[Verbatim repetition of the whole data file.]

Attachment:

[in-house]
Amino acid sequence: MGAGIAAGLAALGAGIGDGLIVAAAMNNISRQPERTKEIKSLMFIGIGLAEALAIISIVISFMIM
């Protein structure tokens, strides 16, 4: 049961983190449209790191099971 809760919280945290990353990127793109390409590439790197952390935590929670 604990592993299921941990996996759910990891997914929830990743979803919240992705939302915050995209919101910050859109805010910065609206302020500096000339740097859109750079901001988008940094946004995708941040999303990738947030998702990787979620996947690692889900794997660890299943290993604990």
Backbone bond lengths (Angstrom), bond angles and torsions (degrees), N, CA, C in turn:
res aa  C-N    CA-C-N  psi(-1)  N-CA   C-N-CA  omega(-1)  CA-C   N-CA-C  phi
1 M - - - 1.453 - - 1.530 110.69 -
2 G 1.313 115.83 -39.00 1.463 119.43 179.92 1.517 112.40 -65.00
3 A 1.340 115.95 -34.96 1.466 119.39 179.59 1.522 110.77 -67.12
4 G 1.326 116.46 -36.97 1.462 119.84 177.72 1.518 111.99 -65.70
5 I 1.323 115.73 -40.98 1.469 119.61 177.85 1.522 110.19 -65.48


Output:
[in-house]
Amino acid sequence: MGAGIAAGLAALGAGIGDGLIVAAAMNNISRQPERTKEIKSLMFIGIGLAEALAIISIVISFMIM
């Protein structure tokens, strides 16, 4: 049961983190449209790191099971 809760919280945290990353990127793109390409590439790197952390935590929670 604990592993299921941990996996759910990891997914929830990743979803919240992705939302915050995209919101910050859109805010910065609206302020500096000339740097859109750079901001988008940094946004995708941040999303990738947030998702990787979620996947690692889900794997660890299943290993604990």
Backbone bond lengths (Angstrom), bond angles and torsions (degrees), N, CA, C in turn:
res aa  C-N    CA-C-N  psi(-1)  N-CA   C-N-CA  omega(-1)  CA-C   N-CA-C  phi
1 M - - - 1.453 - - 1.530 110.69 -
2 G 1.313 115.83 -39.00 1.463 119.43 179.92 1.517 112.40 -65.00
3 A 1.340 115.95 -34.96 1.466 119.39 179.59 1.522 110.77 -67.12
4 G 1.326 116.46 -36.97 1.462 119.84 177.72 1.518 111.99 -65.70
5 I 1.323 115.73 -40.98 1.469 119.61 177.85 1.522 110.19 -65.48